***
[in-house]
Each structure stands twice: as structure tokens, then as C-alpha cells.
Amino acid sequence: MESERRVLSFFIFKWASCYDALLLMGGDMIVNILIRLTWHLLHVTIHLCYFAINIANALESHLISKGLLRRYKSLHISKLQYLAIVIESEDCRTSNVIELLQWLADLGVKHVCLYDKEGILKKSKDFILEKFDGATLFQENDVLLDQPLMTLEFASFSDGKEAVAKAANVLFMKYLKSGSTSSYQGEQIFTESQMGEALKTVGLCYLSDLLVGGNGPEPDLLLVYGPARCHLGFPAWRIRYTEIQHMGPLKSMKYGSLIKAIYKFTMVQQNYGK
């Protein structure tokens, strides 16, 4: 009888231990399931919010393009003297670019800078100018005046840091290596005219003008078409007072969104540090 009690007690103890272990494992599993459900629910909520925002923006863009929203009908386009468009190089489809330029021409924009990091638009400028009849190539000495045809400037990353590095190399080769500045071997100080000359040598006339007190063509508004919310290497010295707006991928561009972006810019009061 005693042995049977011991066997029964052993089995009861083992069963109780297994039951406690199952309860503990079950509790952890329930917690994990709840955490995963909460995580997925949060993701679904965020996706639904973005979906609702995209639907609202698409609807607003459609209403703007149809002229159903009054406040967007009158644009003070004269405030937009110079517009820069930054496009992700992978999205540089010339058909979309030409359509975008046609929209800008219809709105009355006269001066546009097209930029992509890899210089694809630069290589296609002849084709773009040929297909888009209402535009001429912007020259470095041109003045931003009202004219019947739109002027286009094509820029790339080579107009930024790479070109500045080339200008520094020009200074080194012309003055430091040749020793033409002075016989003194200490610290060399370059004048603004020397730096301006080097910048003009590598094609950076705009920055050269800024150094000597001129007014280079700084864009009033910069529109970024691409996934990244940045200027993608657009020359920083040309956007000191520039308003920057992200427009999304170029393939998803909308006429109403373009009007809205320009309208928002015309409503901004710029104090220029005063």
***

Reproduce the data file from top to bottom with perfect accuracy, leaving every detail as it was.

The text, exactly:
[in-house]
Each structure stands twice: as structure tokens, then as C-alpha cells.
Amino acid sequence: MESERRVLSFFIFKWASCYDALLLMGGDMIVNILIRLTWHLLHVTIHLCYFAINIANALESHLISKGLLRRYKSLHISKLQYLAIVIESEDCRTSNVIELLQWLADLGVKHVCLYDKEGILKKSKDFILEKFDGATLFQENDVLLDQPLMTLEFASFSDGKEAVAKAANVLFMKYLKSGSTSSYQGEQIFTESQMGEALKTVGLCYLSDLLVGGNGPEPDLLLVYGPARCHLGFPAWRIRYTEIQHMGPLKSMKYGSLIKAIYKFTMVQQNYGK
């Protein structure tokens, strides 16, 4: 009888231990399931919010393009003297670019800078100018005046840091290596005219003008078409007072969104540090 009690007690103890272990494992599993459900629910909520925002923006863009929203009908386009468009190089489809330029021409924009990091638009400028009849190539000495045809400037990353590095190399080769500045071997100080000359040598006339007190063509508004919310290497010295707006991928561009972006810019009061 005693042995049977011991066997029964052993089995009861083992069963109780297994039951406690199952309860503990079950509790952890329930917690994990709840955490995963909460995580997925949060993701679904965020996706639904973005979906609702995209639907609202698409609807607003459609209403703007149809002229159903009054406040967007009158644009003070004269405030937009110079517009820069930054496009992700992978999205540089010339058909979309030409359509975008046609929209800008219809709105009355006269001066546009097209930029992509890899210089694809630069290589296609002849084709773009040929297909888009209402535009001429912007020259470095041109003045931003009202004219019947739109002027286009094509820029790339080579107009930024790479070109500045080339200008520094020009200074080194012309003055430091040749020793033409002075016989003194200490610290060399370059004048603004020397730096301006080097910048003009590598094609950076705009920055050269800024150094000597001129007014280079700084864009009033910069529109970024691409996934990244940045200027993608657009020359920083040309956007000191520039308003920057992200427009999304170029393939998803909308006429109403373009009007809205320009309208928002015309409503901004710029104090220029005063």